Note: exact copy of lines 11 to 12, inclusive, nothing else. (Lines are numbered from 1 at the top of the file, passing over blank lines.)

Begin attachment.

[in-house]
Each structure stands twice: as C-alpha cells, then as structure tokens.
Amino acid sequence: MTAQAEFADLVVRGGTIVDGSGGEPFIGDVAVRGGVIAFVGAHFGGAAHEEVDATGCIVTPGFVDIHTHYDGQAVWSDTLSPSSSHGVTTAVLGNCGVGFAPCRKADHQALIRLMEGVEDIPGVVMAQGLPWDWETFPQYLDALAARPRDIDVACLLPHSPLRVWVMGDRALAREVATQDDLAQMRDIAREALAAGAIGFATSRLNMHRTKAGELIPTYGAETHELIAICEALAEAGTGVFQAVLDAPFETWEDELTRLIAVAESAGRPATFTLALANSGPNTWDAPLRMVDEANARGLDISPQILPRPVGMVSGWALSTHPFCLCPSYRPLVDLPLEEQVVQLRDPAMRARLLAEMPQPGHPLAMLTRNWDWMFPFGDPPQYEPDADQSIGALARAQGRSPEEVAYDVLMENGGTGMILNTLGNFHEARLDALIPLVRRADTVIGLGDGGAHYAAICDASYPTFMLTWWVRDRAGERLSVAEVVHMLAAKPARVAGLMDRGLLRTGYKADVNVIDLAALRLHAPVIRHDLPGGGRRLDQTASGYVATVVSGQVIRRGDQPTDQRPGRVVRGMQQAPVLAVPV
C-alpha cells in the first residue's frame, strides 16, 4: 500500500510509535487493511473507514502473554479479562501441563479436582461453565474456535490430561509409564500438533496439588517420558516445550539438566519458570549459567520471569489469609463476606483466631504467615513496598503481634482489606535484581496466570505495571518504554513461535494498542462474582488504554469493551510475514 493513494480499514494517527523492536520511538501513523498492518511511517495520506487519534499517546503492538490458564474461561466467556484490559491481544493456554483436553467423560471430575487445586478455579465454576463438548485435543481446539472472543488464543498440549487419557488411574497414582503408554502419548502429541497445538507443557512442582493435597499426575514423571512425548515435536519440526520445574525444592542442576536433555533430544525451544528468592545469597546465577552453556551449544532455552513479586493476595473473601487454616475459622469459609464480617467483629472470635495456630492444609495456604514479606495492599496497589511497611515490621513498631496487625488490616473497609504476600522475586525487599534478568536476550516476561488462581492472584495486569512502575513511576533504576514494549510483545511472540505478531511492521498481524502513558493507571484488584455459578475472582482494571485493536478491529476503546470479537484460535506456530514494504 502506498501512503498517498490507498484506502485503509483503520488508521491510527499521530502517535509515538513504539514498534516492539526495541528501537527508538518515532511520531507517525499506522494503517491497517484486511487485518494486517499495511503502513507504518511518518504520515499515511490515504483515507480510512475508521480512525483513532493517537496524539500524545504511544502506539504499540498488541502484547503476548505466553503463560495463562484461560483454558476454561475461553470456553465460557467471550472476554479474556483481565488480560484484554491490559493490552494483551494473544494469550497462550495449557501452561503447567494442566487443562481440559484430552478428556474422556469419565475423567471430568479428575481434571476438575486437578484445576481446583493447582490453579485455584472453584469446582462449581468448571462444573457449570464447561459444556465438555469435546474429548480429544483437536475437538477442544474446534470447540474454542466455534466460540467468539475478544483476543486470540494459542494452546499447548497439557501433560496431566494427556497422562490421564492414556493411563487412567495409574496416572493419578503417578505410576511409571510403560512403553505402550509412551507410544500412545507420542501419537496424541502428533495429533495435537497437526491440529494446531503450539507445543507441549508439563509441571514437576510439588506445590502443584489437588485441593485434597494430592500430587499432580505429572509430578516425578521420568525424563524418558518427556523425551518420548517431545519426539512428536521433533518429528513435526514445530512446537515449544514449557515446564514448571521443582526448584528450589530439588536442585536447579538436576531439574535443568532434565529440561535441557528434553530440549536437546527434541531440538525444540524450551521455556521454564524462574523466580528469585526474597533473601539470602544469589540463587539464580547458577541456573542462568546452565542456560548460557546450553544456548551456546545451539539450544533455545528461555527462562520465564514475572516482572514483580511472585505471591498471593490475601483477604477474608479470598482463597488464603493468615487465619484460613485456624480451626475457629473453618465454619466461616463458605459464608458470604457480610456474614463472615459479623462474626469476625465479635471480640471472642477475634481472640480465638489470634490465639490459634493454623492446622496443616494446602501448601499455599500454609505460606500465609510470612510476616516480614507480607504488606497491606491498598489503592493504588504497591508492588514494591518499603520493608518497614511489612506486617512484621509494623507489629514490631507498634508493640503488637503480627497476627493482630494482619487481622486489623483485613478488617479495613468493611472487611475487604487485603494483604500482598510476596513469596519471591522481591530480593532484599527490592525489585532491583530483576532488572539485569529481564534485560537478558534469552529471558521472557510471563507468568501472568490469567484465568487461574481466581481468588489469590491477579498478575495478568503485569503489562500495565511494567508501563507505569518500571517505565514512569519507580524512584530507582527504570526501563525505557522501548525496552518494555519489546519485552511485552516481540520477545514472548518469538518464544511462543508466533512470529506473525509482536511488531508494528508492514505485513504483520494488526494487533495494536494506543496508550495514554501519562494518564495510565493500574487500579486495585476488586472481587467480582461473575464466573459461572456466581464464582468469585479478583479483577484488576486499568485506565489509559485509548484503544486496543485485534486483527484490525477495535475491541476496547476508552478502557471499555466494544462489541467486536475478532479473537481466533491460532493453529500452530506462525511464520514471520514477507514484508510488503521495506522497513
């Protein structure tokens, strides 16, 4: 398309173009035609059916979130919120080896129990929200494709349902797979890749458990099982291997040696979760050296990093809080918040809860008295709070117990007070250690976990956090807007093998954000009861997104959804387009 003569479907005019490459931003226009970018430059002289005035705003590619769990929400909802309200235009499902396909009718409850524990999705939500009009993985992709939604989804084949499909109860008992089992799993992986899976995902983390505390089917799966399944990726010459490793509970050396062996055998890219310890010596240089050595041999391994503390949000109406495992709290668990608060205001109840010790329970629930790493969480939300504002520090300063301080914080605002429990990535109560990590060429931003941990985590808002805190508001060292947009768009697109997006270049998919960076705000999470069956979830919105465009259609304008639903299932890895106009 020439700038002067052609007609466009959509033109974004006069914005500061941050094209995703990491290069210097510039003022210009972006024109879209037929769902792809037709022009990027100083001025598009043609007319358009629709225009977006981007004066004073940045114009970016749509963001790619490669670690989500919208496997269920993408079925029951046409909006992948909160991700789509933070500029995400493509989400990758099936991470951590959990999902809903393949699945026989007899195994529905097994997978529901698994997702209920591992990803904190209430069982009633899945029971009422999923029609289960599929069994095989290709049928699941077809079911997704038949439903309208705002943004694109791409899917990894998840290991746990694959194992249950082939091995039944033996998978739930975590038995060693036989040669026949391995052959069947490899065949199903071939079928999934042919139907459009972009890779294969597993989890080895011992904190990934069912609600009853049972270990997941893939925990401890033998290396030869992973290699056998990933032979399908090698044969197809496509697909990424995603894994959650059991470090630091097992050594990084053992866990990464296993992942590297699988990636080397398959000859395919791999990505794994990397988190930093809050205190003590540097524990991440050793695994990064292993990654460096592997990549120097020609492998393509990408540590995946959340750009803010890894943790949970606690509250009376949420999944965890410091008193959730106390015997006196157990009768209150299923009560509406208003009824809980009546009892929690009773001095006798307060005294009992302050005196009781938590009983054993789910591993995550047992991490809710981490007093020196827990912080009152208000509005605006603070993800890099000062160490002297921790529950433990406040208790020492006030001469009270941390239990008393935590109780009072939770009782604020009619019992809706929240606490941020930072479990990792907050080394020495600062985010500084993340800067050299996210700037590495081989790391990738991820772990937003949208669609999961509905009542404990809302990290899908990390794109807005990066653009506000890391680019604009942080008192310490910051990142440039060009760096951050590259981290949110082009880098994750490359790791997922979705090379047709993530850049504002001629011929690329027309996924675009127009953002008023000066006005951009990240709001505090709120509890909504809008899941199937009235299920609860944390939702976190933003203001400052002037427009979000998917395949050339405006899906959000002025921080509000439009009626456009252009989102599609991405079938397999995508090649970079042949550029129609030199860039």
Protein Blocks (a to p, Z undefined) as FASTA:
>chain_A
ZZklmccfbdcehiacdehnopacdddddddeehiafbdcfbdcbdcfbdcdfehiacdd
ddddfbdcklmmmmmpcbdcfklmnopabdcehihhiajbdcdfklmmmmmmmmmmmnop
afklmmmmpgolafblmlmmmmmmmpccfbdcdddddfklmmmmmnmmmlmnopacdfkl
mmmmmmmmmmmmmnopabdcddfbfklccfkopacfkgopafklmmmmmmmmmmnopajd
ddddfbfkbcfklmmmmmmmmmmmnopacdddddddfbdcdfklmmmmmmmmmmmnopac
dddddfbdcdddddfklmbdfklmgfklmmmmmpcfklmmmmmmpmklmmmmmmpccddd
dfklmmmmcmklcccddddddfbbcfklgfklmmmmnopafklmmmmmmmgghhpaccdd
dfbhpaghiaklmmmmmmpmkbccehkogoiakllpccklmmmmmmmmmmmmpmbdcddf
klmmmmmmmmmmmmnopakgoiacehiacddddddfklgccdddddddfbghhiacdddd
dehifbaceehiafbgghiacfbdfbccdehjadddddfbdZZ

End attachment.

mmmmmmmmmmmmmnopabdcddfbfklccfkopacfkgopafklmmmmmmmmmmnopajd
ddddfbfkbcfklmmmmmmmmmmmnopacdddddddfbdcdfklmmmmmmmmmmmnopac